# Post-Selected Measurements and The Arrow of Time in Classical and Quantum Physics

GFM seminar

IIIUL, Room B3-01

2014-10-29 14:30
2014-10-29 15:30
2014-10-29
14:30
..
15:30

Janne Karimaki (GFMUL, Portugal)

In 1932 Erwin Schrödinger pointed out a curious analogy between classical diffusion and the probabilistic formalism of quantum physics.

This analogy is further deepened, when post-selection of measurement data is considered. While classical diffusion (Wiener Process) is an irreversible physical process, with a clearly defined arrow of time, post-selection allows one to reveal a time-symmetric level (Bernstein Process) hidden in it.

Now, application of post-selection is becoming more and more important in both theoretical and experimental research in quantum physics. This is particularly important when studying entangled quantum systems, or performing experiments using the so-called weak measurement technique.

While the implications of the classical–quantum analogy discovered by Schrödinger, and further elaborated e.g. by Zambrini et al., are still somewhat unclear, there is hope that studying this property will shed light on many questions in Foundations of Physics, especially the role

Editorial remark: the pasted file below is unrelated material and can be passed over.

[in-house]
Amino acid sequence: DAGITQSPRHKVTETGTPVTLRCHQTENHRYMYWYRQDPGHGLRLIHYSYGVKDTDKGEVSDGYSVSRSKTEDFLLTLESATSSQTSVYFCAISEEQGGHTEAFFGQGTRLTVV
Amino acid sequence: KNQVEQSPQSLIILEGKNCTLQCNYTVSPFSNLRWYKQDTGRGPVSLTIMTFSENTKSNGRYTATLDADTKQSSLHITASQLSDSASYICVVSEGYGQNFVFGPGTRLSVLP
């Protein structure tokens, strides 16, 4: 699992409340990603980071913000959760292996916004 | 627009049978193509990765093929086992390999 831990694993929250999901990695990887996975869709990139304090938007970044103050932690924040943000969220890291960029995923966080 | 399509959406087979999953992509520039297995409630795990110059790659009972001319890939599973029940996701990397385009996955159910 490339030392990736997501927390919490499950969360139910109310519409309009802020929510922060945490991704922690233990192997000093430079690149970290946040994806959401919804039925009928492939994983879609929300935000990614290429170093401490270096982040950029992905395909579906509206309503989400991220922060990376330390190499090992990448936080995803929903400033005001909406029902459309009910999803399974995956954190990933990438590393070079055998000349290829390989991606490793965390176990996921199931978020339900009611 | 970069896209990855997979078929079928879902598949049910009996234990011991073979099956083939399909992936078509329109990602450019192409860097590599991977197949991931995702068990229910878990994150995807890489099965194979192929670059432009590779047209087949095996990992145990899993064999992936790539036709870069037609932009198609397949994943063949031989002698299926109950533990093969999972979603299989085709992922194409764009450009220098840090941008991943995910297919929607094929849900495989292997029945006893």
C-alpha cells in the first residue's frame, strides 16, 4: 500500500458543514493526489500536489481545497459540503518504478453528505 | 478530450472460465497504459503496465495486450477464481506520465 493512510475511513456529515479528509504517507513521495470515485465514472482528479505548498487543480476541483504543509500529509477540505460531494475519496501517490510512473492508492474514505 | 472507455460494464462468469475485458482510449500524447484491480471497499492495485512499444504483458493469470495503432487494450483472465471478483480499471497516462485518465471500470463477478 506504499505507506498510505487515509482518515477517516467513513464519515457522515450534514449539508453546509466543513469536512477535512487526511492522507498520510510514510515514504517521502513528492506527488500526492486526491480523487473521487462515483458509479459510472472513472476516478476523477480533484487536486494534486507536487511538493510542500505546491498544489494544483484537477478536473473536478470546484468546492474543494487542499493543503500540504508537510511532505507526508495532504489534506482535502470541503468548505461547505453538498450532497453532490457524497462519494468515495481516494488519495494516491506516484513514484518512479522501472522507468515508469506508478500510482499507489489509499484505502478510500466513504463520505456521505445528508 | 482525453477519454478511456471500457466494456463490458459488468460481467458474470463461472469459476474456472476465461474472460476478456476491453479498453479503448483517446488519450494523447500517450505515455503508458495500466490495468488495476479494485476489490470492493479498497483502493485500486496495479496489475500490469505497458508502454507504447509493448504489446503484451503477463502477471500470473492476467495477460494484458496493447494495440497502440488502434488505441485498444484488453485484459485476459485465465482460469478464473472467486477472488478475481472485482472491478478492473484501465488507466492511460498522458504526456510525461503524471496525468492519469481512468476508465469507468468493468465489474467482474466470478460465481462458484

of time in physics, and many of the so-called ‘mysteries’ of quantum physics.

Further, a deepened understanding of this connection may also shed more light on the possibilities of practical applications in fields such as Quantum Computing & Quantum Cryptography.

This analogy is further deepened, when post-selection of measurement data is considered. While classical diffusion (Wiener Process) is an irreversible physical process, with a clearly defined arrow of time, post-selection allows one to reveal a time-symmetric level (Bernstein Process) hidden in it.

Now, application of post-selection is becoming more and more important in both theoretical and experimental research in quantum physics. This is particularly important when studying entangled quantum systems, or performing experiments using the so-called weak measurement technique.

While the implications of the classical–quantum analogy discovered by Schrödinger, and further elaborated e.g. by Zambrini et al., are still somewhat unclear, there is hope that studying this property will shed light on many questions in Foundations of Physics, especially the role

of time in physics, and many of the so-called ‘mysteries’ of quantum physics.

Further, a deepened understanding of this connection may also shed more light on the possibilities of practical applications in fields such as Quantum Computing & Quantum Cryptography.